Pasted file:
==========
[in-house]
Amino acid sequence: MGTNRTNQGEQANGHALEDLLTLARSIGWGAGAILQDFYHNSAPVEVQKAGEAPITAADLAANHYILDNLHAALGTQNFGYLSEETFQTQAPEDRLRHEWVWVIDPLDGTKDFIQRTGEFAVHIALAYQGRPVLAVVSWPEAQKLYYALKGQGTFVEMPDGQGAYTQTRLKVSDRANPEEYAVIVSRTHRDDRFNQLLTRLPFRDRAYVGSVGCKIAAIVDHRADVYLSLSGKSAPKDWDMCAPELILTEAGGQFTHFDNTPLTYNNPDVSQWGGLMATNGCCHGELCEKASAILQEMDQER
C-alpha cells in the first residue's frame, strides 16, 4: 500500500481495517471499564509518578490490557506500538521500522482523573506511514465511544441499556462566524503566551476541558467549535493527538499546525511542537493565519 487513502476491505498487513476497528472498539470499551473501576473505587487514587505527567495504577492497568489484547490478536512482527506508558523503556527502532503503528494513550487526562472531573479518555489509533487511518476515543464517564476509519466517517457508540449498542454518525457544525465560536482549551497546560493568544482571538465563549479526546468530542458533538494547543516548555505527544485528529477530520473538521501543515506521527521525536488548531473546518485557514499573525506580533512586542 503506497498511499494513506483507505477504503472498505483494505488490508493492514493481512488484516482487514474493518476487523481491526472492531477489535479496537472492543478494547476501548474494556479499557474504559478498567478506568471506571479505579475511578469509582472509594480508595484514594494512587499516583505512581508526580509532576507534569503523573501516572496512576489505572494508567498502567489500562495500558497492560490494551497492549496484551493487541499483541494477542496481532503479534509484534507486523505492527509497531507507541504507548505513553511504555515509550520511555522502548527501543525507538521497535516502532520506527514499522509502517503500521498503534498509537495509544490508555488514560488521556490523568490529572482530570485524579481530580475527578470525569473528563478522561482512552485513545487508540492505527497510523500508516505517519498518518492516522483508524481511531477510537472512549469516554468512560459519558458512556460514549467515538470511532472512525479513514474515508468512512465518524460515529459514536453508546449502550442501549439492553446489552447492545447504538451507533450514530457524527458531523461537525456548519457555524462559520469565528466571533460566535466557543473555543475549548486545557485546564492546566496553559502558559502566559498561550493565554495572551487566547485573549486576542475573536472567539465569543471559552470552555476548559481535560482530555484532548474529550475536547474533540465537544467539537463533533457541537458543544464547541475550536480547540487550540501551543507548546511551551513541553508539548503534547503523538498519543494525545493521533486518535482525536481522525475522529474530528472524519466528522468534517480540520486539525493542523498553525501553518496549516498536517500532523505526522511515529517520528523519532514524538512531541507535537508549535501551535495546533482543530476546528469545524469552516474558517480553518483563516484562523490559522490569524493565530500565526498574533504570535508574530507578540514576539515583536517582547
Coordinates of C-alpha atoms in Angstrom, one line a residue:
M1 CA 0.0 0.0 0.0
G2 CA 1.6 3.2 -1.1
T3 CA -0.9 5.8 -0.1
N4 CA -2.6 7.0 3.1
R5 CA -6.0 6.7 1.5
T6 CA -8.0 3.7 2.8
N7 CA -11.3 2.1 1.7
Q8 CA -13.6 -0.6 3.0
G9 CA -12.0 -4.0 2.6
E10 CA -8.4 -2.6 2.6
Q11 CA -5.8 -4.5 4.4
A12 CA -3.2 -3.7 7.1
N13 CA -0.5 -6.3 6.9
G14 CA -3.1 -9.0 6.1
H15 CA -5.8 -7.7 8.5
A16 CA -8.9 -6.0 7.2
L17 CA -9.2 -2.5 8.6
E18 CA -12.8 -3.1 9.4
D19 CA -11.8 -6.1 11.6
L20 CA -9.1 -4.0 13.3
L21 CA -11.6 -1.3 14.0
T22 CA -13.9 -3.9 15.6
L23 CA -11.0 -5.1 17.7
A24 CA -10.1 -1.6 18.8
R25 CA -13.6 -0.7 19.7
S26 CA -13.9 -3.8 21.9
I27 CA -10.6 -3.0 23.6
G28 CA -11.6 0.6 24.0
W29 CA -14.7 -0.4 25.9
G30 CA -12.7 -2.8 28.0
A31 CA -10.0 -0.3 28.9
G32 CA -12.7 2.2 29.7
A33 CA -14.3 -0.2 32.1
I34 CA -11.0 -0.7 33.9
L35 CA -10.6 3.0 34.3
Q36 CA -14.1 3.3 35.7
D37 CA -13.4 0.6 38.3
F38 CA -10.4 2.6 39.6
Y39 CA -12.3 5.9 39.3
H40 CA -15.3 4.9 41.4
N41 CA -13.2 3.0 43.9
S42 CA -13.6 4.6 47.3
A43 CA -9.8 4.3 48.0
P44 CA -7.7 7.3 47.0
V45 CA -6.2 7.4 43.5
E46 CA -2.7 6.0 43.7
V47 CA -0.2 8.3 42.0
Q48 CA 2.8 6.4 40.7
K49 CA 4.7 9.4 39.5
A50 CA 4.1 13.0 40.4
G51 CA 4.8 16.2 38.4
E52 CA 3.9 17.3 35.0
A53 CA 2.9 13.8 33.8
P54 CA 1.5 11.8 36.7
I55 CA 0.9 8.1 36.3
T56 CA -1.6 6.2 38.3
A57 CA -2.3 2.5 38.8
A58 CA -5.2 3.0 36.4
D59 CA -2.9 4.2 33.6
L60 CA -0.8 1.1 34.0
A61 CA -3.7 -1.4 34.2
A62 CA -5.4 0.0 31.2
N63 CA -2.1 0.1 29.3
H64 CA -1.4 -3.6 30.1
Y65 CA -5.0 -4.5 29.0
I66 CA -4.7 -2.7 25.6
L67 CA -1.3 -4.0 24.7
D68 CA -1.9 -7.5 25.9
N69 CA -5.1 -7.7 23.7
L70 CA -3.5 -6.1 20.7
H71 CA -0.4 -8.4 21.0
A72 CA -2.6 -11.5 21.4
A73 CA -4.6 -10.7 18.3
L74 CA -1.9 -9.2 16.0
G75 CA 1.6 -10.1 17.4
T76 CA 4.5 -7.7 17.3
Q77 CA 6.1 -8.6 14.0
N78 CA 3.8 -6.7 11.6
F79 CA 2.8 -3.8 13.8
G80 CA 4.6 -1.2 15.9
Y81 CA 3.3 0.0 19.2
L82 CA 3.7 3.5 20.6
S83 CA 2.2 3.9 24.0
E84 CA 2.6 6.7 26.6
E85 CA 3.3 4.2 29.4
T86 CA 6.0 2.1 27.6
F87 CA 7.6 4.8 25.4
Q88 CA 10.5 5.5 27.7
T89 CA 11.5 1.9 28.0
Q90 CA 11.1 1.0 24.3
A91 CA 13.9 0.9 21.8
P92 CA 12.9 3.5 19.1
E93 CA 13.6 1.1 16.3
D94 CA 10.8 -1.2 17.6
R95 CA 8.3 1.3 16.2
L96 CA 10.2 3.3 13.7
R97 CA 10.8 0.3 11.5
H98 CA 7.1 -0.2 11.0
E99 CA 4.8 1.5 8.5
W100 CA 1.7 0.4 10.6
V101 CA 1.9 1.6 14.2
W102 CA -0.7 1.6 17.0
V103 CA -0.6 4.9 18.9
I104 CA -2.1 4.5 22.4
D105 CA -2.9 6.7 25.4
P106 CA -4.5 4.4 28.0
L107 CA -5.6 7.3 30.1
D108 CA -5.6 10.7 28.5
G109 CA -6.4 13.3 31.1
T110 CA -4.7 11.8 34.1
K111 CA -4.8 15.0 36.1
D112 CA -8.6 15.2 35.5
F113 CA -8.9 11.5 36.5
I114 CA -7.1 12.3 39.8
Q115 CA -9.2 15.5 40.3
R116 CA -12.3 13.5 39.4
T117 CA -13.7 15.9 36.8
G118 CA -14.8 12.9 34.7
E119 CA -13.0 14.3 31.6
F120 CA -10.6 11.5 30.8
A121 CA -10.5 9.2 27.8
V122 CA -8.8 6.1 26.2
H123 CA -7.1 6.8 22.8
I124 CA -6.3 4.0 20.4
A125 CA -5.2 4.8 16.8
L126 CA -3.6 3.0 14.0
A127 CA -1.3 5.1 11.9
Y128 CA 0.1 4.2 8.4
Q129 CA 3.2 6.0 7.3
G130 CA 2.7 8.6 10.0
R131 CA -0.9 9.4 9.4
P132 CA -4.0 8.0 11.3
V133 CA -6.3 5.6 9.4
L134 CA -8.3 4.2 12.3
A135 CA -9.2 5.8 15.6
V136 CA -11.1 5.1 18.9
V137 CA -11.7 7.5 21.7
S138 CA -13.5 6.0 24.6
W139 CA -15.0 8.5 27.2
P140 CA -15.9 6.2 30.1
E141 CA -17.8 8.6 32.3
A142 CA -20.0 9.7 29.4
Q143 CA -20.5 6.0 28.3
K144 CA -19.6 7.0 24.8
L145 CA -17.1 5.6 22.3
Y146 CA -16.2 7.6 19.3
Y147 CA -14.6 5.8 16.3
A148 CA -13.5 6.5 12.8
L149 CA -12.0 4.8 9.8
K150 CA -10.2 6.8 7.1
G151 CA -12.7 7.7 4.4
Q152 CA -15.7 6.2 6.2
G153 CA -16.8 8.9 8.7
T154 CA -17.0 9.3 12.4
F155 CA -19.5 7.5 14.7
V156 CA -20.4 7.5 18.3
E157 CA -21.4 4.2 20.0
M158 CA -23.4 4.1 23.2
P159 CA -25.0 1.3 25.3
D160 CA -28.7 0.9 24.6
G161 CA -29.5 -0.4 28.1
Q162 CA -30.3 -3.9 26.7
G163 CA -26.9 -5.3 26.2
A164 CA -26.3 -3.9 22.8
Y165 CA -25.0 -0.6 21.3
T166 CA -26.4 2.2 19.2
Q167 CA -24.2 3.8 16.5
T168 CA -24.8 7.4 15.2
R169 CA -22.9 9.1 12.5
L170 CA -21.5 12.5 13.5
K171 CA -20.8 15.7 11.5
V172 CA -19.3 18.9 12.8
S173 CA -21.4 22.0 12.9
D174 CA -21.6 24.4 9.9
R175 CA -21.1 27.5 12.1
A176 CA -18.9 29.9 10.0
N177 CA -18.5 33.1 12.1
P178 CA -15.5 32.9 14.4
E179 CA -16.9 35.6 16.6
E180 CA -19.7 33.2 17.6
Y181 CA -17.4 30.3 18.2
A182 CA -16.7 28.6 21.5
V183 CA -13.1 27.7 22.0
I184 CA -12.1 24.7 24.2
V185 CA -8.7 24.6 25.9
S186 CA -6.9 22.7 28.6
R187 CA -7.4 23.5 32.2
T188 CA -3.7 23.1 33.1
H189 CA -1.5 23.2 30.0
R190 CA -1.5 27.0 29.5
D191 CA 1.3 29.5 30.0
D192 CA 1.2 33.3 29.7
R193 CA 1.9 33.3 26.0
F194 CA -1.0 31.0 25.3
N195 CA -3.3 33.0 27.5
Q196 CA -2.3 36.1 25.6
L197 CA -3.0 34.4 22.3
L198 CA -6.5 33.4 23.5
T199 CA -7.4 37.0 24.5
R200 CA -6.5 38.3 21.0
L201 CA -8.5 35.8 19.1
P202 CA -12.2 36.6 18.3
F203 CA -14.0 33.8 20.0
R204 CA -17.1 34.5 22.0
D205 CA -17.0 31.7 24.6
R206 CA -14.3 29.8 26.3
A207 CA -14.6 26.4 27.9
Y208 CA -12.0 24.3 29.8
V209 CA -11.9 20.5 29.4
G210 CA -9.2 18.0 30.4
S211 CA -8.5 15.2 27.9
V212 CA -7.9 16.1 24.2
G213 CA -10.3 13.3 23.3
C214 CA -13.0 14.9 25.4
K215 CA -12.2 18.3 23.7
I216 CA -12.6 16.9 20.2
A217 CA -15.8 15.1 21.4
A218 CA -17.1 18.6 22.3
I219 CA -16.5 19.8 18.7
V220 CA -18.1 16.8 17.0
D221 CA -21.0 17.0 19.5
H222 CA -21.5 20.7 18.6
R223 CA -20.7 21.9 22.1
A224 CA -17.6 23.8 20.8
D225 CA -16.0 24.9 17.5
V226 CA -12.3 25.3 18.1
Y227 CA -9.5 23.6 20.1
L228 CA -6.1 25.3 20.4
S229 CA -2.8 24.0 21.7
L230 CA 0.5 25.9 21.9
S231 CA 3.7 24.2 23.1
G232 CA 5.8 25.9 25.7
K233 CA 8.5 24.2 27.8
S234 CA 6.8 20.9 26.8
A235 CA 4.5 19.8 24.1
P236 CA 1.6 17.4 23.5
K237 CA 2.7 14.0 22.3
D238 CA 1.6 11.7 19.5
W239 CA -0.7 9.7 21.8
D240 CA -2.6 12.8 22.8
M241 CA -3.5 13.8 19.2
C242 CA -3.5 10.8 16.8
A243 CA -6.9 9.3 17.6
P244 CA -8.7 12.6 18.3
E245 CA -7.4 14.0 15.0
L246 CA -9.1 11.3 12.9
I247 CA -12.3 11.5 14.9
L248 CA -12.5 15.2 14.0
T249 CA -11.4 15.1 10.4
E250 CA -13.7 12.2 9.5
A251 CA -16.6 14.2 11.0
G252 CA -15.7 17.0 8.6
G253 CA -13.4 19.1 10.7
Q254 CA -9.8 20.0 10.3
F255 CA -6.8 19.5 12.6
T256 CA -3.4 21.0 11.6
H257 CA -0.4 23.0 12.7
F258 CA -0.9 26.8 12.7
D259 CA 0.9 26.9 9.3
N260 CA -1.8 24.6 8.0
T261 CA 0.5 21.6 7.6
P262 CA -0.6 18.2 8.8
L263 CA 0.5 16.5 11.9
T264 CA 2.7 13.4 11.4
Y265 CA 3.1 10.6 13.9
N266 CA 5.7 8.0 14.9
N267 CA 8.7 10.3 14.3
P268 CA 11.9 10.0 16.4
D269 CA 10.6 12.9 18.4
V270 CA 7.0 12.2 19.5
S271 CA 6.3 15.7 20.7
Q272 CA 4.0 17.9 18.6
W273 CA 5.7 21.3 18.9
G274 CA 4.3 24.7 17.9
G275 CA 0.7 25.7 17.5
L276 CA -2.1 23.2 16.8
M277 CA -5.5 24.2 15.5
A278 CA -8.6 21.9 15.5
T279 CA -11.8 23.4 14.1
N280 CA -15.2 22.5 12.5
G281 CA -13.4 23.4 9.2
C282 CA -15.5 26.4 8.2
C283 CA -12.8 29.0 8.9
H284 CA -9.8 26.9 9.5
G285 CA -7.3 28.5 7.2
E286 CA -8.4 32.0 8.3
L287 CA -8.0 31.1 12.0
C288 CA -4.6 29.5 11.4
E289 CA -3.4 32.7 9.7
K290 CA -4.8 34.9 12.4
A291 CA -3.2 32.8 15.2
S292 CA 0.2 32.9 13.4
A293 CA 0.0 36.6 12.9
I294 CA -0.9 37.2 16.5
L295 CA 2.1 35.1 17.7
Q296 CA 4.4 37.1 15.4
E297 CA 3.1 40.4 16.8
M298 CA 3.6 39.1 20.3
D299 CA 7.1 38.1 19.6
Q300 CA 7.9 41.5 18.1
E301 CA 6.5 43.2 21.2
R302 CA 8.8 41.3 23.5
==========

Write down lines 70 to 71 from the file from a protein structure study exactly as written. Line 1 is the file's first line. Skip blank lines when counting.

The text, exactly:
I66 CA -4.7 -2.7 25.6
L67 CA -1.3 -4.0 24.7